9 January 1998

New Year wash-out only a short-term dampener

By Andrew Blake

TORRENTIAL rain has left land sodden and put a stop to field work in many areas. But the reservoir-replenishing wash-out is welcome in the longer term, especially in East Anglia where falling groundwater levels have put irrigation increasingly under pressure.

Met Office data shows December rainfall was well above average in many areas – East Anglia was 50% wetter than norma.

November was also very wet in some regions, notably the south-west and south-east which had about 70% more than their monthly mean. The net result was that 1997 was just 3% drier than the long-term average.

Recent deluges are helping refill south-eastern rivers and reservoirs, says a spokesman for the Water Services Association. But recharging groundwater supplies is a longer-term exercise.

"You have to remember that the 30 months to Oct 1997 was the driest period on record." Several more months of sustained rainfall are required to offset that, he maintains.

Anglian Water points out that six of the past eight years in its region have been classified as drought. Groundwater levels continue to be low or very low.

A Peterborough-based Environmental Agency spokeswoman notes that up to November reserves in the Suffolk chalk aquifer had reached an "all time historic minimum". Only nine of the 32 months up to then had been wetter than average, she adds.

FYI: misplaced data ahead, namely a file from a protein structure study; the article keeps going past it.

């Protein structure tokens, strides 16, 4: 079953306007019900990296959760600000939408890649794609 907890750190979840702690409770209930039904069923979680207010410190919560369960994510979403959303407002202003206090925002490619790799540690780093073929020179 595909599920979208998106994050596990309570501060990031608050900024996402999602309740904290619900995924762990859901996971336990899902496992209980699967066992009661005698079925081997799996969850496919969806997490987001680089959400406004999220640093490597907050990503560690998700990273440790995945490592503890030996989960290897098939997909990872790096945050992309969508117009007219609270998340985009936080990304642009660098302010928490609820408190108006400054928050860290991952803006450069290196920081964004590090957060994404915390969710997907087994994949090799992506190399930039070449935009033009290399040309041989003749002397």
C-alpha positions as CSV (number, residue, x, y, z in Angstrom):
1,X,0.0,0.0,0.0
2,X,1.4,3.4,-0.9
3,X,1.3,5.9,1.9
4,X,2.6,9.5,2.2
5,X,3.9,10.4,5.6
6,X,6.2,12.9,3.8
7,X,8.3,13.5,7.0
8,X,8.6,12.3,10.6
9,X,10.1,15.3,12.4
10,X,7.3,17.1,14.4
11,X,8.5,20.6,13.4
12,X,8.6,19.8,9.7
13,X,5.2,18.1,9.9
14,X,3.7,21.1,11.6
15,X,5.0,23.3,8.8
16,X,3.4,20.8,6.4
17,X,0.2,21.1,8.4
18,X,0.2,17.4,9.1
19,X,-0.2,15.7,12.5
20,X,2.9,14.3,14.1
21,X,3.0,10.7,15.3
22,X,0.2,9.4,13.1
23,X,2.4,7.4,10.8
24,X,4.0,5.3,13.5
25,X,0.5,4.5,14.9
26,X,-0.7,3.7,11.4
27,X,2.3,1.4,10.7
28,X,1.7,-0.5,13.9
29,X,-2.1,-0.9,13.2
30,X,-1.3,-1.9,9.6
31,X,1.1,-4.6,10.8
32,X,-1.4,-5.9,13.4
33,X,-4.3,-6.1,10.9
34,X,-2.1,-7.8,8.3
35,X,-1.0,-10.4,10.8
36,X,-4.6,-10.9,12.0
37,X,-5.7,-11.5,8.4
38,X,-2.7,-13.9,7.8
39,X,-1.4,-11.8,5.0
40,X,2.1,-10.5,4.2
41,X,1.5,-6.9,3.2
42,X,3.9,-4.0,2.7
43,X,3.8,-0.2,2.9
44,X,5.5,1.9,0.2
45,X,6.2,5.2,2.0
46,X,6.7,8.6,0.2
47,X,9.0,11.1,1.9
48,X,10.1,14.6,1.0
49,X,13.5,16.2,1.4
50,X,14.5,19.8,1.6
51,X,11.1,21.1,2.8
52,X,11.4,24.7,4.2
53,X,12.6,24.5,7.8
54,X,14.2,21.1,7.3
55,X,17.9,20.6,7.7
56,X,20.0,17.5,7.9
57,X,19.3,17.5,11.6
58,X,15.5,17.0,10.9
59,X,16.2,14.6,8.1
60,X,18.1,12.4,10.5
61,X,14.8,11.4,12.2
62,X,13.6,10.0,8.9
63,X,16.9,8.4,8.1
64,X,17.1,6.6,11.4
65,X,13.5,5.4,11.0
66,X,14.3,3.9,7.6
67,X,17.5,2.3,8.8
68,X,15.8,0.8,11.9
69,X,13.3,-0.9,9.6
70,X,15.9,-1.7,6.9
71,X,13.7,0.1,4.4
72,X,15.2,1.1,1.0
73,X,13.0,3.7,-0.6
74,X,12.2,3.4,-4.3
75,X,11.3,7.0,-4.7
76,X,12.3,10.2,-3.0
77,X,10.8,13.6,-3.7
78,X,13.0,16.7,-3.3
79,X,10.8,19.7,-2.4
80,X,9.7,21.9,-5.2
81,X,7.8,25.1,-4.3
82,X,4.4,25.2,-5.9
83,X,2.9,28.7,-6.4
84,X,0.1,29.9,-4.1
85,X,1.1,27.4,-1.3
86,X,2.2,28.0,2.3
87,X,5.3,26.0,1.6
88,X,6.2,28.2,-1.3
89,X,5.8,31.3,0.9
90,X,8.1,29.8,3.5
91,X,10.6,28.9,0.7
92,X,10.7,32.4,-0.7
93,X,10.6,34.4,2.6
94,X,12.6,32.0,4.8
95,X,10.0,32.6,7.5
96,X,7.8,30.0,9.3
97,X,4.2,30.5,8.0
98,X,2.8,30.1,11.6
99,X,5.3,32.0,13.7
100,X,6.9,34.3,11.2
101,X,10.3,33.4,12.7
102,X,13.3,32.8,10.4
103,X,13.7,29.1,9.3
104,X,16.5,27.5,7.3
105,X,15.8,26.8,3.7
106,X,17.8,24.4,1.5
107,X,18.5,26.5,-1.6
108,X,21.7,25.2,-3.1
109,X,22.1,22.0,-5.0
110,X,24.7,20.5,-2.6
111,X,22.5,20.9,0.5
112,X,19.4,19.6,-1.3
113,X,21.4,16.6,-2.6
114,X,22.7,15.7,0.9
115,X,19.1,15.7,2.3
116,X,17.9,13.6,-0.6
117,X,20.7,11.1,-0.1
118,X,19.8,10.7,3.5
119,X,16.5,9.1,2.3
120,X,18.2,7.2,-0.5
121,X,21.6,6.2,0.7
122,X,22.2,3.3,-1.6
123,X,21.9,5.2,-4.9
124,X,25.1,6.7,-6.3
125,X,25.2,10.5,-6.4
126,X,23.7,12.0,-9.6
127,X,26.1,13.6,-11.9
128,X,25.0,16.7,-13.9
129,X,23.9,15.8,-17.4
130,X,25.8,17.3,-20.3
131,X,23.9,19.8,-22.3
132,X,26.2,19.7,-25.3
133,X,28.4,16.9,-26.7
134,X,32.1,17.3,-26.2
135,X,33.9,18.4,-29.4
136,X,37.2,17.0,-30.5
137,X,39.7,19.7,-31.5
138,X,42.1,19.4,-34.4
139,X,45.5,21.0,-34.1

"Rain doesnt hurt the situation. If it had stayed dry it really would have been quite serious." However, the effect on irrigation restrictions is too soon to predict.

WATER EVERYWHERE

&#8226 Rain helps redress drought, but irrigation bans not ruled out.

&#8226 Field work at a standstill.

&#8226 Bulb fly & herbicide concerns.

&#8226 Nitrogen leaching rates more normal.

RAINFALL REPORTS

&#8226 Norfolk: 36.6mm (1.4in) in first five days of January, plus 105.2mm (4.1in) in December (nearly twice the months 28-year average).

&#8226 South Notts: 48mm (1.9in) in the first six days of January. Water lying in ridge and furrow land for first time in four years.

&#8226 Kent: Over 50mm (2in) in January so far. Water lying where it has never been seen before.